# bits of the next number
y = _int32((self.mt[i] & 0x80000000) +
(self.mt[(i + 1) % 624] & 0x7fffffff))
self.mt[i] = self.mt[(i + 397) % 624] ^ y >> 1
if y % 2 != 0:
self.mt[i] = self.mt[i] ^ 0x9908b0df
self.index = 0
```

Originated by Marsaglia, 2003.

Vigna, S., 2014. Further scramblings of Marsaglia's xorshift generators. https://arxiv.org/abs/1404.0390

128-bit xorshift+ Implemented in Python package randomstate https://pypi.python.org/pypi/randomstate/1.10.1

```
uint64_t s[2];
uint64_t xorshift128plus(void) {
uint64_t x = s[0];
uint64_t const y = s[1];
s[0] = y;
x ^= x << 23; // a
s[1] = x ^ y ^ (x >> 17) ^ (y >> 26); // b, c
return s[1] + y;
}
```

1024-bit xorshift+

```
uint64_t s[16];
int p;
uint64_t next(void) {
const uint64_t s0 = s[p];
uint64_t s1 = s[p = (p + 1) & 15];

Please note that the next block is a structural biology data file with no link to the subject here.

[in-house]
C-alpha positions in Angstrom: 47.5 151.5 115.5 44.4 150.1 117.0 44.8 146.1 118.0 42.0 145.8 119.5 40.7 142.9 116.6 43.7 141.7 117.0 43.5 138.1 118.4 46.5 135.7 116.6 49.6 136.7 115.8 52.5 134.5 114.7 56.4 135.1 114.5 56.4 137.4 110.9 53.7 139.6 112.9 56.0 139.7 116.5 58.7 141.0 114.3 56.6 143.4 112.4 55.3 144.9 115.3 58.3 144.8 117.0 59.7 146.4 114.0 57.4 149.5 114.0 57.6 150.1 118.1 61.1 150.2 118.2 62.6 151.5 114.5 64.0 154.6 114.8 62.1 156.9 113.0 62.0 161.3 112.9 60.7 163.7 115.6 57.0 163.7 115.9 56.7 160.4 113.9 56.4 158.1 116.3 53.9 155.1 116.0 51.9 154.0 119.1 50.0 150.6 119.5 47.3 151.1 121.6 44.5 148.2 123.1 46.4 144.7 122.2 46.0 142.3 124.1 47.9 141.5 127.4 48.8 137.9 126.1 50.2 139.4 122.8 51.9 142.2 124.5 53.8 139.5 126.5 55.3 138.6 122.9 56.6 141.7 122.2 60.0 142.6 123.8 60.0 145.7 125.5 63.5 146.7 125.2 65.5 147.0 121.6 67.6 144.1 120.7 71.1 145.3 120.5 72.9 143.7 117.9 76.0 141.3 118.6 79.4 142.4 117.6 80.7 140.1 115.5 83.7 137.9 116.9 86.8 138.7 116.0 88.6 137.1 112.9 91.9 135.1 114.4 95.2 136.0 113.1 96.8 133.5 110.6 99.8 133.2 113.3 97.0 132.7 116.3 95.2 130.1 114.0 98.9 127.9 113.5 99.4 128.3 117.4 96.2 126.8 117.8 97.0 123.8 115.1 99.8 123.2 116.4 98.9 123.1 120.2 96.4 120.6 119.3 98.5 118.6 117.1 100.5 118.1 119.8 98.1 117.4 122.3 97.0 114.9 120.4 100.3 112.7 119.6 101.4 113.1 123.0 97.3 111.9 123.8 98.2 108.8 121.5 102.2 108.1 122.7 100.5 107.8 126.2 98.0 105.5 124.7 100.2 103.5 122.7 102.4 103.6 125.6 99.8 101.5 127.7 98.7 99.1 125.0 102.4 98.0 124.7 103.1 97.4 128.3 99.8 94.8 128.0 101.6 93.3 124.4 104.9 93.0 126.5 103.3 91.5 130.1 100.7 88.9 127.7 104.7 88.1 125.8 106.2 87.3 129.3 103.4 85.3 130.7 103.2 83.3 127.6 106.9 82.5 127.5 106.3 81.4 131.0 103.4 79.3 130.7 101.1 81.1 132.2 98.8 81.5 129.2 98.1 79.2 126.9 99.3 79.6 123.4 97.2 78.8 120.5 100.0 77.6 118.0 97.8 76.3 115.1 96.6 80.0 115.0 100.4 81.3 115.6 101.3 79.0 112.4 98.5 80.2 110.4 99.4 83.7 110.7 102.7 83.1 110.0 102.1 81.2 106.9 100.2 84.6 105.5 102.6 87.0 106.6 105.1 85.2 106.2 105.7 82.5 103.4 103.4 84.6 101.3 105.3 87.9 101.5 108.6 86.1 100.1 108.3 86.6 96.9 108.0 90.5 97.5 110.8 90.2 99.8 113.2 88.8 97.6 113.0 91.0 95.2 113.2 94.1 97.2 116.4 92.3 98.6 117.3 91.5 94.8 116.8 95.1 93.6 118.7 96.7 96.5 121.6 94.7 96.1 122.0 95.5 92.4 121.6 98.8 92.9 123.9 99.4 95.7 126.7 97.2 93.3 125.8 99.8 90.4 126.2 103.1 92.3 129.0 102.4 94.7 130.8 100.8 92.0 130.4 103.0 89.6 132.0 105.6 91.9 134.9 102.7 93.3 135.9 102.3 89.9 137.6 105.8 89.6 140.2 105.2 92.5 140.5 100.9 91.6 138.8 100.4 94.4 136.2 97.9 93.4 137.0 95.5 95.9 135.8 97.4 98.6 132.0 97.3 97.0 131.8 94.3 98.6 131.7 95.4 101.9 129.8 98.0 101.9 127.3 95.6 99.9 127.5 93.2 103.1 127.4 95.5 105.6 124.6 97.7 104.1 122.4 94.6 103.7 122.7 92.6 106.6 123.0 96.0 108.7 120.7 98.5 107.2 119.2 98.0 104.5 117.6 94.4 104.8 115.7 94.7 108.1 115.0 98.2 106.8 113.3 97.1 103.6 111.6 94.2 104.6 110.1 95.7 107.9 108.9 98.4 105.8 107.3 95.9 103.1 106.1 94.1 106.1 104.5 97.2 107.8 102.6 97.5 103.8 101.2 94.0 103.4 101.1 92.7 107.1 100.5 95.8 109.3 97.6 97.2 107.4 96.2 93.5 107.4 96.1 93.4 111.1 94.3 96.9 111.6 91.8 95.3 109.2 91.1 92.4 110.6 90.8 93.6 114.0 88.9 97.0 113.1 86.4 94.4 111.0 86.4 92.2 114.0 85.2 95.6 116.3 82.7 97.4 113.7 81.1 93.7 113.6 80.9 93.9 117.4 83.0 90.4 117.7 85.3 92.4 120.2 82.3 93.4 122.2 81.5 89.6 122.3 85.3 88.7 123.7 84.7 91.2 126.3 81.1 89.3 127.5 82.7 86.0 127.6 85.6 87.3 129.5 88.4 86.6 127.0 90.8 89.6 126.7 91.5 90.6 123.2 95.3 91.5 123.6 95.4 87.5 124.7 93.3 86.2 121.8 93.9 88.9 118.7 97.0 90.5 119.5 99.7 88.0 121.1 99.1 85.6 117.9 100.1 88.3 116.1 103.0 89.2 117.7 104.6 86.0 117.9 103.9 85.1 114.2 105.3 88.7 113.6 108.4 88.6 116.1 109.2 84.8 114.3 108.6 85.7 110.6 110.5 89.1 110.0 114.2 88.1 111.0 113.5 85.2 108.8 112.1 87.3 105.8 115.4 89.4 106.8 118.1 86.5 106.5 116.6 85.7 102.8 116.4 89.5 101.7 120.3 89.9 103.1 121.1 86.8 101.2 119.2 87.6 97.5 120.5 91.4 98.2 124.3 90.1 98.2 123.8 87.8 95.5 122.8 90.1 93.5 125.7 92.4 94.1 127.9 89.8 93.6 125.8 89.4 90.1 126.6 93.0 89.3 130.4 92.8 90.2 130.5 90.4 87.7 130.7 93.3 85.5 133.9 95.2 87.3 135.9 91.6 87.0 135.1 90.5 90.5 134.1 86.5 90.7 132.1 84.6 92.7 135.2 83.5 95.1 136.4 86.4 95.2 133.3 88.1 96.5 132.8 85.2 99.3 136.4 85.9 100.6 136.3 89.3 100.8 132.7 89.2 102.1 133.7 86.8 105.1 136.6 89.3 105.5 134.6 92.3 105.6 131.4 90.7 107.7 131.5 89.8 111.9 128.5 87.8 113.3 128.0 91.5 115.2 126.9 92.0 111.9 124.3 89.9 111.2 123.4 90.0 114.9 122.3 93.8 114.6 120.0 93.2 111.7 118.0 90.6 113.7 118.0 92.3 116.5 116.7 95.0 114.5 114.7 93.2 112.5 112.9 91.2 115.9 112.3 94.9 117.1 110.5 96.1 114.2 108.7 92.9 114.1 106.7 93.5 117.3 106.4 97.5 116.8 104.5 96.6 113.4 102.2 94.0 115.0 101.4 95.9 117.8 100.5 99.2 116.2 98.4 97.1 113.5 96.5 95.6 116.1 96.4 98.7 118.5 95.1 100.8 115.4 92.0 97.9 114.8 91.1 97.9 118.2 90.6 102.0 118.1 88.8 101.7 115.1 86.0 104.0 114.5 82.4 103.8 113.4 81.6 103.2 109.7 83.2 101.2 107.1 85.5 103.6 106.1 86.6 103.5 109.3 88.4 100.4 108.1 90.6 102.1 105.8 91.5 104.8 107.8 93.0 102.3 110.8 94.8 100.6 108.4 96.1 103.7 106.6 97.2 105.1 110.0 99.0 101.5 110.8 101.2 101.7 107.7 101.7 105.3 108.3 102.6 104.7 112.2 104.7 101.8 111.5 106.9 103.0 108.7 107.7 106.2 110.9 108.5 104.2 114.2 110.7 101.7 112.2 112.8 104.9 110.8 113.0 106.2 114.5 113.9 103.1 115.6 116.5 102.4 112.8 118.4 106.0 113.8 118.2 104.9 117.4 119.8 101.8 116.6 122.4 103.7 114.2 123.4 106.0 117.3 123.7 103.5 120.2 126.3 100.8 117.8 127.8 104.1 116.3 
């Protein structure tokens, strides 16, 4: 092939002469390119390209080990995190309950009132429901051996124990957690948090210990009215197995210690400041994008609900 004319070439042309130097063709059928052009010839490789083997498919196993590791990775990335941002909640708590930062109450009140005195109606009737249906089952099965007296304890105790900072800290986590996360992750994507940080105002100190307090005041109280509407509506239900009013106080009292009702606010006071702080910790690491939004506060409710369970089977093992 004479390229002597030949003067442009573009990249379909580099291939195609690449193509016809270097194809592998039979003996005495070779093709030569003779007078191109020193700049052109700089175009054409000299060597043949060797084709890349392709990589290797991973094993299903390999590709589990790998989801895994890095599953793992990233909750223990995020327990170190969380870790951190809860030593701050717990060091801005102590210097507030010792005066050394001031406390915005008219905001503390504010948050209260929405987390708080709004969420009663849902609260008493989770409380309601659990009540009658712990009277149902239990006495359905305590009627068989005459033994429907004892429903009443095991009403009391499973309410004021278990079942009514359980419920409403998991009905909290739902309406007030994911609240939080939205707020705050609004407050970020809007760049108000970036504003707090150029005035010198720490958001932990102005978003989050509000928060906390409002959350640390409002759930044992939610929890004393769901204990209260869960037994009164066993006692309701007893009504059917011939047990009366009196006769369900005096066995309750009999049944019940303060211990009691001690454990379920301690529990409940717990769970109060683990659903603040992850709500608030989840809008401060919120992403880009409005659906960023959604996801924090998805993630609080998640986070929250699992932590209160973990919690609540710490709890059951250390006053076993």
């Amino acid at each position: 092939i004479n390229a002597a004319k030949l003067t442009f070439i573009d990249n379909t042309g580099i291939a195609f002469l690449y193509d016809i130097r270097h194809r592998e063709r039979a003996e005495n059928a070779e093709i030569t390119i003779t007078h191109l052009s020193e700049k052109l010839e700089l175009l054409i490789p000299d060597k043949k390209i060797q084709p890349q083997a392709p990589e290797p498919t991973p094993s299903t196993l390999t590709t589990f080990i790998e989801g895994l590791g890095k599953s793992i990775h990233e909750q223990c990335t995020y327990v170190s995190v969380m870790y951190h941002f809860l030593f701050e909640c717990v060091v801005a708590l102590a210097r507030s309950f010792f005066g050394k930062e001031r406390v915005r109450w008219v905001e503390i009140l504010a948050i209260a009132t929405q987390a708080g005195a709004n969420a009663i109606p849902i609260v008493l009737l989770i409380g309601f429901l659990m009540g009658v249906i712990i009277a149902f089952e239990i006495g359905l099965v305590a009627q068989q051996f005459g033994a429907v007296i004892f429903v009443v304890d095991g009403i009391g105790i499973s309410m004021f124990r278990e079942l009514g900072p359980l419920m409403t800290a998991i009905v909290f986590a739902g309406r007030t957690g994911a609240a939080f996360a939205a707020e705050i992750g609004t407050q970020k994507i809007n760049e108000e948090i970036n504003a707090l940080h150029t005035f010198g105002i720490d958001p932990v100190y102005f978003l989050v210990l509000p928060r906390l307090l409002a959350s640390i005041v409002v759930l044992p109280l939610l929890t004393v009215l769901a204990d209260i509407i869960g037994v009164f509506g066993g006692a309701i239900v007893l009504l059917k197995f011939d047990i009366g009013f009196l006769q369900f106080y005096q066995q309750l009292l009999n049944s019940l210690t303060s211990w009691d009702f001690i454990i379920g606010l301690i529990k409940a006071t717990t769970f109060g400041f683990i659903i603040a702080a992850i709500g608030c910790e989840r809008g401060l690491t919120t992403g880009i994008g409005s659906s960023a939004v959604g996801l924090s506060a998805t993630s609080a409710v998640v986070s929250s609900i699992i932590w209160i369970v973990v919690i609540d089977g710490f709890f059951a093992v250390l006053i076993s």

const uint64_t result = s0 + s1;
s1 ^= s1 << 31; // a
s[p] = s1 ^ s0 ^ (s1 >> 11) ^ (s0 >> 30); // b, c
return result;
```

}

xorshift+ passes all the tests in BigCrush, has 128-bit state space and period $2^{128}-1$, but is only $(k-1)$-dimensionally equidistributed, where $k$ is the dimension of the distribution of the xorshift generator from which it's derived. E.g., for the 128-bit version, xorshift+ is only 1-dimensionally equidistributed.

See http://www.pcg-random.org/ and the talk http://www.pcg-random.org/posts/stanford-colloquium-talk.html

PCG family permutes the output of a LCG; good statistical properties and very fast and compact. Related to Rivest's RC5 cipher.

Seems better than MT, xorshift+, et al.